Xodus Med. v. Prime Med. (II)

BVLaw
Full Text of Court Cases
December 16, 2021
3841 Surgical and Medical Instruments and Apparatus
339112 Surgical and Medical Instrument Manufacturing
intellectual property, expert testimony
damages, lost profits, patent infringement, royalty rate, reasonable royalty, reliability, patent, infringement

Xodus Med. v. Prime Med. (II)
2021 U.S. Dist. LEXIS 240473
US
Federal Court
Tennessee
United States District Court
Ivan T. Hoffmann
Jon P. McCalla

Summary

This was a patent infringement case related to technology “related to patient slippage within the context of the Trendelenburg position for surgery—when using a viscoelastic foam.” Ivan T. Hoffmann was the plaintiffs’ damages expert. The defendants sought to exclude Hoffmann’s testimony on lost profits and his opinion of the reasonable royalty. Lost profits should be excluded because “he fails to tie consumer demand for products to the patented features of those products,” and he “does not establish … that, but for the alleged infringement, Plaintiffs would have made each and every sale made by Defendants.” Hoffman’s reasonable royalty analysis should be excluded because Hofmann’s royalty rate calculation of $20.00 represents a 141.8% increase to his $8.27 per unit “starting point,” and he provided no explanation for this substantial increase. The plaintiffs argued that the defendants’ quibbles with Hoffman’s opinion was the stuff of cross-examination but not exclusion. The defendants’ motion was denied.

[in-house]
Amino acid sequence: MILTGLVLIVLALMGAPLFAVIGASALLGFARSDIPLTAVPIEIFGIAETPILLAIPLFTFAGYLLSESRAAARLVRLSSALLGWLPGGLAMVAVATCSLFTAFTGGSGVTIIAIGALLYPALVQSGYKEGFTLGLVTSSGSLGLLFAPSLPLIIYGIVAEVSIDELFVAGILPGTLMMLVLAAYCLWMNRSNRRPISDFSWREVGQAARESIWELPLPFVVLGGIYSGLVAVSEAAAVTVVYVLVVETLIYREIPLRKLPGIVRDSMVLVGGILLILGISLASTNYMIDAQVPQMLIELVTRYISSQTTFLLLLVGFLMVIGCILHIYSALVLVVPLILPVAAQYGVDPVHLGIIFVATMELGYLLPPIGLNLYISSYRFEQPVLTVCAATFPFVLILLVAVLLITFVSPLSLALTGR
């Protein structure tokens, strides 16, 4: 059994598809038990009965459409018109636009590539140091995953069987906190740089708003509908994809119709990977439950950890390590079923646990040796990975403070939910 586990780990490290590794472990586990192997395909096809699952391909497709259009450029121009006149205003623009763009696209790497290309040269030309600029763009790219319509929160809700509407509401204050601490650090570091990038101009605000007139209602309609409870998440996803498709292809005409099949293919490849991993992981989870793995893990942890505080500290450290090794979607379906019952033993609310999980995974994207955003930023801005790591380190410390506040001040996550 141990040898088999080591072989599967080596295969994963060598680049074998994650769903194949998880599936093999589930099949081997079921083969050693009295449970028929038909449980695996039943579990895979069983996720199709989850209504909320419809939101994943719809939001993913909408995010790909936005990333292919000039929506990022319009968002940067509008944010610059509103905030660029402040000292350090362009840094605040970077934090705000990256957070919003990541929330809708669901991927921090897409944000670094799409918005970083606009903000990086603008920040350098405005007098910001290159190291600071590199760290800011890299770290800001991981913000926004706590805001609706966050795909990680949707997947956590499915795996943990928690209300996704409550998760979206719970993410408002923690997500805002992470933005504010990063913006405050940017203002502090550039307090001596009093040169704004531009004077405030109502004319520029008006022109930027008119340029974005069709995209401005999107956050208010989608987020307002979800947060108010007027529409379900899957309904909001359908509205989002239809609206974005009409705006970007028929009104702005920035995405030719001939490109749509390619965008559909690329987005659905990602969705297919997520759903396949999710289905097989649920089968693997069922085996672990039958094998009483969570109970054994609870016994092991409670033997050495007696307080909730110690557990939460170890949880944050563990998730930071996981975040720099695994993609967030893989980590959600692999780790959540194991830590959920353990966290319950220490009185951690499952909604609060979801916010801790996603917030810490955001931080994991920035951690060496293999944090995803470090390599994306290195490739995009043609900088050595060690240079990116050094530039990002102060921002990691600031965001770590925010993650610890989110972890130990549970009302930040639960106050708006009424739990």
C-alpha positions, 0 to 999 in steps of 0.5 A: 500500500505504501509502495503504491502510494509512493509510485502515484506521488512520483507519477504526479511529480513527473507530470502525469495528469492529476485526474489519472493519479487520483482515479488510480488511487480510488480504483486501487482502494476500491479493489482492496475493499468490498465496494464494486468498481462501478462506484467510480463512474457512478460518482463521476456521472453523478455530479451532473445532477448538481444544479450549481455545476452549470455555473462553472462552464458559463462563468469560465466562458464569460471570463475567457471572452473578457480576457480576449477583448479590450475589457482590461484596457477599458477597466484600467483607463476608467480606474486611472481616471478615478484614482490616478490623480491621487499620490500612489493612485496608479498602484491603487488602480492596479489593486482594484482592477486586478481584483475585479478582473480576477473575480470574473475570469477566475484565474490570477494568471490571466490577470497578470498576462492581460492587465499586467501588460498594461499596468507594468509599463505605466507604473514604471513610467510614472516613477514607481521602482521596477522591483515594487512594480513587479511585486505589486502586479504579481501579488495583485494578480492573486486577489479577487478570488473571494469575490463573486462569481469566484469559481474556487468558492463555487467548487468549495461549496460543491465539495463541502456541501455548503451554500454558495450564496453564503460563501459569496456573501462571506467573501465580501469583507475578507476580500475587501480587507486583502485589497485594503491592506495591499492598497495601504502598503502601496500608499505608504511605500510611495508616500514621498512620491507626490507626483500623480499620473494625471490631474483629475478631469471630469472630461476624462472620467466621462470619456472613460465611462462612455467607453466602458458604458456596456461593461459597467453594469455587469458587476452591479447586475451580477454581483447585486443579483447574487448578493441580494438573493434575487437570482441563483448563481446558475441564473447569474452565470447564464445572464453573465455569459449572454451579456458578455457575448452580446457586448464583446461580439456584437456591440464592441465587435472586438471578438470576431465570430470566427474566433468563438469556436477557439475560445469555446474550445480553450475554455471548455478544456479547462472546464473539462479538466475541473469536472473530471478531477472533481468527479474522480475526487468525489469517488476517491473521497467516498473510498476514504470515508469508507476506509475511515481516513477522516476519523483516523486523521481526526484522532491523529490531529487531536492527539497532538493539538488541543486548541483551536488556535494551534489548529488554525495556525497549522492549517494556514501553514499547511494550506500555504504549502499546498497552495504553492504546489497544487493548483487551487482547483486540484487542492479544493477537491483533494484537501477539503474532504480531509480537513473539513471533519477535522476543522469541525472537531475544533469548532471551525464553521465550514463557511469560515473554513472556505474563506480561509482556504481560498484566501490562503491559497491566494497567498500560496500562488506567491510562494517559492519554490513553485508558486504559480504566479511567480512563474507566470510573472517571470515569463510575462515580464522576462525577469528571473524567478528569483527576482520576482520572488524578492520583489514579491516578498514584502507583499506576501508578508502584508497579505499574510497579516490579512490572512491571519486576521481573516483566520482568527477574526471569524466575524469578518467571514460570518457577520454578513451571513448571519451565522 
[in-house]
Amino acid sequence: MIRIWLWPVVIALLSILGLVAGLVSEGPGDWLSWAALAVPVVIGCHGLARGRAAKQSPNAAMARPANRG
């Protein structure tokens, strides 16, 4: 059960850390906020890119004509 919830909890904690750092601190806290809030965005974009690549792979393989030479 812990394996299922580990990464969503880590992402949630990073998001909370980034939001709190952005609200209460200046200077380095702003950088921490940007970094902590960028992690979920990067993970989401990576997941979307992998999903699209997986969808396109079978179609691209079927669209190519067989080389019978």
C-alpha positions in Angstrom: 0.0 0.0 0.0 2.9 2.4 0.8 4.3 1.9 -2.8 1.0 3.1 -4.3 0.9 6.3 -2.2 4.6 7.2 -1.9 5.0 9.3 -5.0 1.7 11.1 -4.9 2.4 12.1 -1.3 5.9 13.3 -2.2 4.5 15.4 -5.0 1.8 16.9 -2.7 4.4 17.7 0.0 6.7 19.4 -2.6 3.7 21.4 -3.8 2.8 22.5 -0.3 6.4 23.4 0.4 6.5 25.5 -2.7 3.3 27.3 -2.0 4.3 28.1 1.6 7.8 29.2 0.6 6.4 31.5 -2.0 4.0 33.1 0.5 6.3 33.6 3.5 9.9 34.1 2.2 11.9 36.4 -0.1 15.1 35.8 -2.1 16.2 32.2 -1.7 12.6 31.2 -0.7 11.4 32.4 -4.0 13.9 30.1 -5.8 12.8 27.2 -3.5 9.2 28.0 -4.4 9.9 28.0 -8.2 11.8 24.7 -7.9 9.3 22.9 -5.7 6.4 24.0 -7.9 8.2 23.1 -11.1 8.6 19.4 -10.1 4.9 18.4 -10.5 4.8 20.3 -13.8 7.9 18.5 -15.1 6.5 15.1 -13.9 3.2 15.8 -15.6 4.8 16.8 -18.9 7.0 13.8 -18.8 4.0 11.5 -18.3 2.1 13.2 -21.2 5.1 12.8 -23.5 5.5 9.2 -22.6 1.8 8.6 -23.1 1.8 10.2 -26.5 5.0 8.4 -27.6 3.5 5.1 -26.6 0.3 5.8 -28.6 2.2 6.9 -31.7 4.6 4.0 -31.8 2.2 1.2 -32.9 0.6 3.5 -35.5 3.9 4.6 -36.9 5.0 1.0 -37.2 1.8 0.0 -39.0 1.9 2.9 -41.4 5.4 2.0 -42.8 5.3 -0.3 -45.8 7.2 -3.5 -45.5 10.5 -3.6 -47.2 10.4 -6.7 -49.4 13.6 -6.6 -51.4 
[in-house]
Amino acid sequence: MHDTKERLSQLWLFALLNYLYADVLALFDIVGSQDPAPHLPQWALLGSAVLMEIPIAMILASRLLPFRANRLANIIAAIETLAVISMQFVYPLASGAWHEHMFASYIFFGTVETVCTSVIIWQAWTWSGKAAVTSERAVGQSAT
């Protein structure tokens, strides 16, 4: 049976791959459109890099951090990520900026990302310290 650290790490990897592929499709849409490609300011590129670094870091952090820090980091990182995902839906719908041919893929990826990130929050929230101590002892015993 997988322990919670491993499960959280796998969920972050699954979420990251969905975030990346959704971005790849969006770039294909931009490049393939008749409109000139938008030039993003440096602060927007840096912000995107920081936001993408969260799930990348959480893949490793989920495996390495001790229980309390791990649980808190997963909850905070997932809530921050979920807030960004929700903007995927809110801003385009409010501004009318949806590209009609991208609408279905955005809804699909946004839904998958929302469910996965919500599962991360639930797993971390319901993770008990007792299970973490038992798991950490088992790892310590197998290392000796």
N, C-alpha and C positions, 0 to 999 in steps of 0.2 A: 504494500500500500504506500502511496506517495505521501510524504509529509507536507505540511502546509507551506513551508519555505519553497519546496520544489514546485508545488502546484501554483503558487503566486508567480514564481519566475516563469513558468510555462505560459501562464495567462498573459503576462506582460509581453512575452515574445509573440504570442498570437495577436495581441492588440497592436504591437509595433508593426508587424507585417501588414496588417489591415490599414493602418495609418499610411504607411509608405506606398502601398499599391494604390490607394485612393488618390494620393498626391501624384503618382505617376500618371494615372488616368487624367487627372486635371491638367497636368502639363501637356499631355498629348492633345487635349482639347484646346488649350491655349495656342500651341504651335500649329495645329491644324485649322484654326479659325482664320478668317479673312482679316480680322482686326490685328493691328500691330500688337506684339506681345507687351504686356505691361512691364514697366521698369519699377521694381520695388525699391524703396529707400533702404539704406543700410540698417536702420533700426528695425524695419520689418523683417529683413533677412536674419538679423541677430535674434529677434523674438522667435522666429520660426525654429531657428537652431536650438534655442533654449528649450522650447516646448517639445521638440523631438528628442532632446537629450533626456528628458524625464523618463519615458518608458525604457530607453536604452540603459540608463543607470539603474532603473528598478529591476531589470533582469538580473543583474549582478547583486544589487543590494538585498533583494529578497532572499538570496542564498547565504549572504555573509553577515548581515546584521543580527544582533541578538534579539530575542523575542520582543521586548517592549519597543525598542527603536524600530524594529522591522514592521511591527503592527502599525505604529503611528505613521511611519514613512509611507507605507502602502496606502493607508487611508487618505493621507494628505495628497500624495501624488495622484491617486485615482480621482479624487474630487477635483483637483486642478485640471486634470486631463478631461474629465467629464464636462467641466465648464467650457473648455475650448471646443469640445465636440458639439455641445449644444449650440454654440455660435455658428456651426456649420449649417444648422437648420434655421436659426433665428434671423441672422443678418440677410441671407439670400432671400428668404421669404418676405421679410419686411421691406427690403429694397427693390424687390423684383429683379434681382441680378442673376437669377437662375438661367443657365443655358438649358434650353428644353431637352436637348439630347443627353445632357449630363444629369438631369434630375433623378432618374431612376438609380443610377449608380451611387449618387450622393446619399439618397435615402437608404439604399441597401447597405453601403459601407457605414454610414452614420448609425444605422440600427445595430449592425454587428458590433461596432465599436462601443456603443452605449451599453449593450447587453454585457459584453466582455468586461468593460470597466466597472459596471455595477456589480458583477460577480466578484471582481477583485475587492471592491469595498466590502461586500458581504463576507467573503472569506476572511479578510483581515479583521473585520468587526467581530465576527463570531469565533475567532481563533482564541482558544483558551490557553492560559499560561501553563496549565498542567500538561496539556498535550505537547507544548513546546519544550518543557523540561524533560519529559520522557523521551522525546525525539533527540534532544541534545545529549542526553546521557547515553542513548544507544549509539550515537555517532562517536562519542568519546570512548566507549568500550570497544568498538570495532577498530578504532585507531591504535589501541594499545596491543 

Xodus Med. v. Prime Med. (II)
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See Also

Court Denies Defendants’ Motion to Exclude Expert Testimony—The Subject of the Testimony Is the Subject of Cross-Examination but Not Exclusion

This was a patent infringement case related to technology “related to patient slippage within the context of the Trendelenburg position for surgery—when using a viscoelastic foam.” Ivan T. Hoffmann was the plaintiffs’ damages expert. The defendants sought to exclude Hoffmann’s testimony on lost profits and his opinion of the reasonable royalty. Lost profits should be excluded because “he fails to tie consumer demand for products to the patented features of those products,” and he “does not establish … that, but for the alleged infringement, Plaintiffs would have made each and every sale made by Defendants.” Hoffman’s reasonable royalty analysis should be excluded because Hofmann’s royalty rate calculation of $20.00 represents a 141.8% increase to his $8.27 per unit “starting point,” and he provided no explanation for this substantial increase. The plaintiffs argued that the defendants’ quibbles with Hoffman’s opinion was the stuff of cross-examination but not exclusion. The defendants’ motion was denied.